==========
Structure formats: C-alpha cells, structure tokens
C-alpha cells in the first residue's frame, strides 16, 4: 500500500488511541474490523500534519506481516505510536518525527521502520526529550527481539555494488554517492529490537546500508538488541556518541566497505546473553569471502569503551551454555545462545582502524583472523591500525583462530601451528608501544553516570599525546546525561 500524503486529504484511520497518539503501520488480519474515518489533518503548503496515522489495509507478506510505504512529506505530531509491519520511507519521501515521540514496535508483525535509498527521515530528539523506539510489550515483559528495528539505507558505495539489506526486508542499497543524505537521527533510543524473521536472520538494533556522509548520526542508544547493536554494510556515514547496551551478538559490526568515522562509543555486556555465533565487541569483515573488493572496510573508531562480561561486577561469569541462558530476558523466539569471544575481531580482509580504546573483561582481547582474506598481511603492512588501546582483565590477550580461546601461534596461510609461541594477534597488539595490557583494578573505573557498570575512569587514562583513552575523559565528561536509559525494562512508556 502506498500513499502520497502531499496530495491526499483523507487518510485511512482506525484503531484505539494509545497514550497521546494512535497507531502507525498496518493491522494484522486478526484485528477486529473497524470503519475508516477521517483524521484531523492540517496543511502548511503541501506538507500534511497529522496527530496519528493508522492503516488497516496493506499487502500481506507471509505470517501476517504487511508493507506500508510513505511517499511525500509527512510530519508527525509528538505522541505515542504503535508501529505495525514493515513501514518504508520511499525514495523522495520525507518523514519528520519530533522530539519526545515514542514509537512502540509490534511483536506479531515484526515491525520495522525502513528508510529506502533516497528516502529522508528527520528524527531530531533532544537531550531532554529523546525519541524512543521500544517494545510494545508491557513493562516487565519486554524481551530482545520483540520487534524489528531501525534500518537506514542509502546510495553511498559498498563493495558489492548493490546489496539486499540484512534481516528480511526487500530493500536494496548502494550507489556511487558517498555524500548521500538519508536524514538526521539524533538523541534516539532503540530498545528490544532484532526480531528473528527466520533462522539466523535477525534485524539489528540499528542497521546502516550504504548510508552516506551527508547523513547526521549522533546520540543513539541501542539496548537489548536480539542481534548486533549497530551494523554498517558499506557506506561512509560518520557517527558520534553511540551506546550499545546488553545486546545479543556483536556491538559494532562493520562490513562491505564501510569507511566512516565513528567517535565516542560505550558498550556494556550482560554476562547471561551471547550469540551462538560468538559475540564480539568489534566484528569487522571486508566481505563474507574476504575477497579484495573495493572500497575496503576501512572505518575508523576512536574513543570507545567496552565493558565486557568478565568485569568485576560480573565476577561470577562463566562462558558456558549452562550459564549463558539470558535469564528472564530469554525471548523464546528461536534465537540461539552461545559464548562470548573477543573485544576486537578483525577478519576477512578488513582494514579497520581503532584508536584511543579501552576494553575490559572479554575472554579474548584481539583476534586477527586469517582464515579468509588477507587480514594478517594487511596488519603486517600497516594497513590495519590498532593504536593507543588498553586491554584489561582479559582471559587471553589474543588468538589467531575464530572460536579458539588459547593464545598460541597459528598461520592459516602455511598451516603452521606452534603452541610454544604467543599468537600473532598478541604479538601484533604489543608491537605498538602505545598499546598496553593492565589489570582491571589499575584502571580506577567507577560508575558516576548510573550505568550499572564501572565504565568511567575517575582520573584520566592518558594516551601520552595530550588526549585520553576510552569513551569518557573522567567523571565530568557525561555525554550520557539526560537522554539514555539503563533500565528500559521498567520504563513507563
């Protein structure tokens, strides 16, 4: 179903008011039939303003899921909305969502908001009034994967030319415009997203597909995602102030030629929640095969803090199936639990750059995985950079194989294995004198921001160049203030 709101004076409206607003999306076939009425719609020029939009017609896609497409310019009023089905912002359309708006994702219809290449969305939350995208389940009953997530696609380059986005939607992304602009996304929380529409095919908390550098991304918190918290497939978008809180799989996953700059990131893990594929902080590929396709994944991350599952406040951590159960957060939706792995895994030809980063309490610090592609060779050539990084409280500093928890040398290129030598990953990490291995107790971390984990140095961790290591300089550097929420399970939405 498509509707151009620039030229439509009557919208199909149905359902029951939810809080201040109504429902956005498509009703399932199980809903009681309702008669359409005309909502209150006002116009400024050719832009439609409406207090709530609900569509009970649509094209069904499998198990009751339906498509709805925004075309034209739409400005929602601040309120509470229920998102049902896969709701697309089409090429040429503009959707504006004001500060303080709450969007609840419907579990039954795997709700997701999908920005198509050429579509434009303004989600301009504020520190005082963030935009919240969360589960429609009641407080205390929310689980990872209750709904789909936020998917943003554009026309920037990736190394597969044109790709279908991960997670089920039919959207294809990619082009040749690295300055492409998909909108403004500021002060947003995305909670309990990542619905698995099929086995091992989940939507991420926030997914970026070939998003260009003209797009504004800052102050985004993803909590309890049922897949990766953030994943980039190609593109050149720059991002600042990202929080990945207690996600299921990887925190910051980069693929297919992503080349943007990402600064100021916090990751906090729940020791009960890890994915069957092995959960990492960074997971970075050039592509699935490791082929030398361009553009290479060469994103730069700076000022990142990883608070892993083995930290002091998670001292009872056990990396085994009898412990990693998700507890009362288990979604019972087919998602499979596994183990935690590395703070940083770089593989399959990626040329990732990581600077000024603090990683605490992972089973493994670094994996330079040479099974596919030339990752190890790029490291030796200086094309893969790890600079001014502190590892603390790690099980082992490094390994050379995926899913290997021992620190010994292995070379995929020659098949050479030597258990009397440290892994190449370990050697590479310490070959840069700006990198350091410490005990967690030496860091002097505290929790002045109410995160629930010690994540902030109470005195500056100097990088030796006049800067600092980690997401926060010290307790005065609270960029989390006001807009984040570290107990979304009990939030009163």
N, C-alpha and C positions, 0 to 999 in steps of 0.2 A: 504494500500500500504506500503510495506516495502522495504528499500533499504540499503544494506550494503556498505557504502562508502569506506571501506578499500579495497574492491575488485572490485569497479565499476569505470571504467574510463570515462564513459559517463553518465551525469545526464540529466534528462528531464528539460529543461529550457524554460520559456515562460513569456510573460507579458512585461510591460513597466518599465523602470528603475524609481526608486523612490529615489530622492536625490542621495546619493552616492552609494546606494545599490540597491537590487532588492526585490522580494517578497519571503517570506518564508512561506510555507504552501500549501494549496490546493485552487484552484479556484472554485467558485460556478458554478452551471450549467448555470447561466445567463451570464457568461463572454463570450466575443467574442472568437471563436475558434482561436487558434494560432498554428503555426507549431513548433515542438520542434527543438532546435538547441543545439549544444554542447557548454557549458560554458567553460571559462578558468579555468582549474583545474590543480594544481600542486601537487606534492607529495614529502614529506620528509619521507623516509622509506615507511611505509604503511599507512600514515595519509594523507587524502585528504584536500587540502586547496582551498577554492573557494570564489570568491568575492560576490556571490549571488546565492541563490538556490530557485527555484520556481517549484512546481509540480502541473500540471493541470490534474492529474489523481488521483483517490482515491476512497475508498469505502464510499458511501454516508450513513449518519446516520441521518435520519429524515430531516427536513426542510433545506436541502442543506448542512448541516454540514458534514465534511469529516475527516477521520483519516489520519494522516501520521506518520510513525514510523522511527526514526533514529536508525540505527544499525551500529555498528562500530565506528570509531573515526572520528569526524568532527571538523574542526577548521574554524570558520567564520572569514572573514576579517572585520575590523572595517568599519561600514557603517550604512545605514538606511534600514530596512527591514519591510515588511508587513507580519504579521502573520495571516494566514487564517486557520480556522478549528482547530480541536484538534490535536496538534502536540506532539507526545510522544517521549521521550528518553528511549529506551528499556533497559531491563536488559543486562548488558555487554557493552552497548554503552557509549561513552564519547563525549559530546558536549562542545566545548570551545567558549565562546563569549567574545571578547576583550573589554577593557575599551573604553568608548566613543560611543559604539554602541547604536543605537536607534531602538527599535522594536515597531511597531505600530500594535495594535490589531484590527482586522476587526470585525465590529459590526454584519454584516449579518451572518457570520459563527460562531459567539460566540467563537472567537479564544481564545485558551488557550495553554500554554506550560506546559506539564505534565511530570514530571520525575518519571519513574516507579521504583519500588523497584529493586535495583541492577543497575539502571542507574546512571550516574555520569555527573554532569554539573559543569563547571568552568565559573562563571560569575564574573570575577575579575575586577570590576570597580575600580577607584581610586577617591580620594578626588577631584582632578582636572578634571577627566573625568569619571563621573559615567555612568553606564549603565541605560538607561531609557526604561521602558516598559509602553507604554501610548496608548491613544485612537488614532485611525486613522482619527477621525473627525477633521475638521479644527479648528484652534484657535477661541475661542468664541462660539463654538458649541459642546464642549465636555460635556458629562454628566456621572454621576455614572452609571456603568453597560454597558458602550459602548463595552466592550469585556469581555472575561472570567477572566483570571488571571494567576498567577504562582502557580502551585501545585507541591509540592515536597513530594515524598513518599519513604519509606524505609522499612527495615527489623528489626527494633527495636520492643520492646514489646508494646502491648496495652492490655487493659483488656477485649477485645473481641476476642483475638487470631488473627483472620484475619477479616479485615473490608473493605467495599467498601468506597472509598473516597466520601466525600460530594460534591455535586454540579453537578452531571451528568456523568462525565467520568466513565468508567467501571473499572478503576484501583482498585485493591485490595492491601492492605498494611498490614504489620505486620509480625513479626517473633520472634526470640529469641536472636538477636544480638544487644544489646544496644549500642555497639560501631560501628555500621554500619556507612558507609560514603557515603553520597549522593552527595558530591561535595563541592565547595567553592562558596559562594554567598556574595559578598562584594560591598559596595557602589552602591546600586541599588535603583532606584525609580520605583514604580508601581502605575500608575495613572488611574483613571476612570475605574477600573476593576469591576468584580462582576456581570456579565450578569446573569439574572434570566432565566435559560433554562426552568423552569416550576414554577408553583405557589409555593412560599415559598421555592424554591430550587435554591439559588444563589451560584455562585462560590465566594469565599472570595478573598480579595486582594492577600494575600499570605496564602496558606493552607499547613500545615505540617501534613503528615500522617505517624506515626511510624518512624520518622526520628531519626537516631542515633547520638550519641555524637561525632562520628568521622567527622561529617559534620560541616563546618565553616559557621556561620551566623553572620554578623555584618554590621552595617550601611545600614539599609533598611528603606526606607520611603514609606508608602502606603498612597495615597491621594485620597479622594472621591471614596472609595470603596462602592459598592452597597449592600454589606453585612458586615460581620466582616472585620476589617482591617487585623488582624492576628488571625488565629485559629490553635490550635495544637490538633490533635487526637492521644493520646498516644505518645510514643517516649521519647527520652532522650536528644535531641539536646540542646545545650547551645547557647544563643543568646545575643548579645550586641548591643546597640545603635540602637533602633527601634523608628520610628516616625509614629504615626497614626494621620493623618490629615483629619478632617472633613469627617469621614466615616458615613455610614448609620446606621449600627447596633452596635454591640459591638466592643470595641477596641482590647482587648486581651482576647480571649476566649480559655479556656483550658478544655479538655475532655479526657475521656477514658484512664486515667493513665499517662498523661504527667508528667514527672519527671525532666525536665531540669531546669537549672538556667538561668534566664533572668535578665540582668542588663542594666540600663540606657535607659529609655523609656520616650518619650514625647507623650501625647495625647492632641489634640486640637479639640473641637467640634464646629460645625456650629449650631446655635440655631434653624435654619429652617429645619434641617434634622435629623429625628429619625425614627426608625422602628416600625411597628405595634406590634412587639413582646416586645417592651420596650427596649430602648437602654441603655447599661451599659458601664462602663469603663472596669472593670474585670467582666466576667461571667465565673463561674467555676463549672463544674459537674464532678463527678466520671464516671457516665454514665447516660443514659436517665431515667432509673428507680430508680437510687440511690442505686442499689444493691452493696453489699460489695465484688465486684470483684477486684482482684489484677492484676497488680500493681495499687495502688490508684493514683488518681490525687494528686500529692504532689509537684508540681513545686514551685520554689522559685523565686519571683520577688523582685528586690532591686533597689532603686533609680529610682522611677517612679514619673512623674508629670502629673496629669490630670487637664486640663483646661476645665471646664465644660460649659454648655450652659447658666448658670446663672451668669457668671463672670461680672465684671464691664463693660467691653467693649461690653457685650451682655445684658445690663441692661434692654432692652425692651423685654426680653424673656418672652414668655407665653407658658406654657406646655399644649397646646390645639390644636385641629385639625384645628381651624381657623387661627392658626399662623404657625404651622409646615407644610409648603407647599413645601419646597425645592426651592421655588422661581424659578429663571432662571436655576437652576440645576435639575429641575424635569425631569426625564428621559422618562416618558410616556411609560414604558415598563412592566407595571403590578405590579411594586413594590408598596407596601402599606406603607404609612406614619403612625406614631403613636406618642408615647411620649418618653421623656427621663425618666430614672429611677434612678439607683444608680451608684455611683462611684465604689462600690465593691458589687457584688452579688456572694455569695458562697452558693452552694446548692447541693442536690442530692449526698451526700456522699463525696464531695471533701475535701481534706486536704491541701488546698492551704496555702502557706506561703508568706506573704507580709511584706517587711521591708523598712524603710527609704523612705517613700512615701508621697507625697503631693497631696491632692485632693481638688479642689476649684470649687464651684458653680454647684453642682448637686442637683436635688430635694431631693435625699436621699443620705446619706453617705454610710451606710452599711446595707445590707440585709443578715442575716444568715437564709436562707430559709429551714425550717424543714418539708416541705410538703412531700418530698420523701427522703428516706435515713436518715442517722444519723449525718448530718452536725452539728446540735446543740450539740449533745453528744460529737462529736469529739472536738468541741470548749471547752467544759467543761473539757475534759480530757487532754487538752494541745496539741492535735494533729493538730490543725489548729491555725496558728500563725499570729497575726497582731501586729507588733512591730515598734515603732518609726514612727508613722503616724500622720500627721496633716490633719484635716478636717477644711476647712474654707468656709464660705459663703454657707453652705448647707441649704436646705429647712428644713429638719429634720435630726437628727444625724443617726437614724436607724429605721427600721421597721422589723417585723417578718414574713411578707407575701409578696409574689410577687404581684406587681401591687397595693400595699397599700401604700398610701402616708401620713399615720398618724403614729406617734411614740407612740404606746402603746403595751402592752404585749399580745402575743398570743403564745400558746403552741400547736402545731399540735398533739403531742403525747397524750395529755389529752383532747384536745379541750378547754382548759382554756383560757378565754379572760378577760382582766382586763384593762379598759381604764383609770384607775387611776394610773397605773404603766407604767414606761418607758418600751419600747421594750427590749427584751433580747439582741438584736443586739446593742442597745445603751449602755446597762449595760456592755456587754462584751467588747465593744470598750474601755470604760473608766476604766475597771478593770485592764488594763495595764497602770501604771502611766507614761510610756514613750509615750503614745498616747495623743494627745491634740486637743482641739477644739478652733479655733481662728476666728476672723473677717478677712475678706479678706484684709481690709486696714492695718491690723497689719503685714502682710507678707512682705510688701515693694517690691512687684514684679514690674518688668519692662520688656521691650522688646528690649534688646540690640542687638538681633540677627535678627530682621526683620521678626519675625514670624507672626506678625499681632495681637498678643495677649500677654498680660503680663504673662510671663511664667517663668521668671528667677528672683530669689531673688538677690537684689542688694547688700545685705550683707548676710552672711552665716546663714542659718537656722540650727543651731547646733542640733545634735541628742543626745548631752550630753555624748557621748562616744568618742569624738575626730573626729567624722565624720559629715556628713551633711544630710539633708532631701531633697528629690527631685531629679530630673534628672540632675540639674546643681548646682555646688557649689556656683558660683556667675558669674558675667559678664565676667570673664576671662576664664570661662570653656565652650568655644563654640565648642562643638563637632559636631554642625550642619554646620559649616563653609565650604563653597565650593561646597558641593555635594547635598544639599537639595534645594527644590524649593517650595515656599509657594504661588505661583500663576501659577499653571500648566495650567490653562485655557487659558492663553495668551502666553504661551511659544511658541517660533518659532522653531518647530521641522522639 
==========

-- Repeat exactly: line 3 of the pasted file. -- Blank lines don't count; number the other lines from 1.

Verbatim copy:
């Protein structure tokens, strides 16, 4: 179903008011039939303003899921909305969502908001009034994967030319415009997203597909995602102030030629929640095969803090199936639990750059995985950079194989294995004198921001160049203030 709101004076409206607003999306076939009425719609020029939009017609896609497409310019009023089905912002359309708006994702219809290449969305939350995208389940009953997530696609380059986005939607992304602009996304929380529409095919908390550098991304918190918290497939978008809180799989996953700059990131893990594929902080590929396709994944991350599952406040951590159960957060939706792995895994030809980063309490610090592609060779050539990084409280500093928890040398290129030598990953990490291995107790971390984990140095961790290591300089550097929420399970939405 498509509707151009620039030229439509009557919208199909149905359902029951939810809080201040109504429902956005498509009703399932199980809903009681309702008669359409005309909502209150006002116009400024050719832009439609409406207090709530609900569509009970649509094209069904499998198990009751339906498509709805925004075309034209739409400005929602601040309120509470229920998102049902896969709701697309089409090429040429503009959707504006004001500060303080709450969007609840419907579990039954795997709700997701999908920005198509050429579509434009303004989600301009504020520190005082963030935009919240969360589960429609009641407080205390929310689980990872209750709904789909936020998917943003554009026309920037990736190394597969044109790709279908991960997670089920039919959207294809990619082009040749690295300055492409998909909108403004500021002060947003995305909670309990990542619905698995099929086995091992989940939507991420926030997914970026070939998003260009003209797009504004800052102050985004993803909590309890049922897949990766953030994943980039190609593109050149720059991002600042990202929080990945207690996600299921990887925190910051980069693929297919992503080349943007990402600064100021916090990751906090729940020791009960890890994915069957092995959960990492960074997971970075050039592509699935490791082929030398361009553009290479060469994103730069700076000022990142990883608070892993083995930290002091998670001292009872056990990396085994009898412990990693998700507890009362288990979604019972087919998602499979596994183990935690590395703070940083770089593989399959990626040329990732990581600077000024603090990683605490992972089973493994670094994996330079040479099974596919030339990752190890790029490291030796200086094309893969790890600079001014502190590892603390790690099980082992490094390994050379995926899913290997021992620190010994292995070379995929020659098949050479030597258990009397440290892994190449370990050697590479310490070959840069700006990198350091410490005990967690030496860091002097505290929790002045109410995160629930010690994540902030109470005195500056100097990088030796006049800067600092980690997401926060010290307790005065609270960029989390006001807009984040570290107990979304009990939030009163």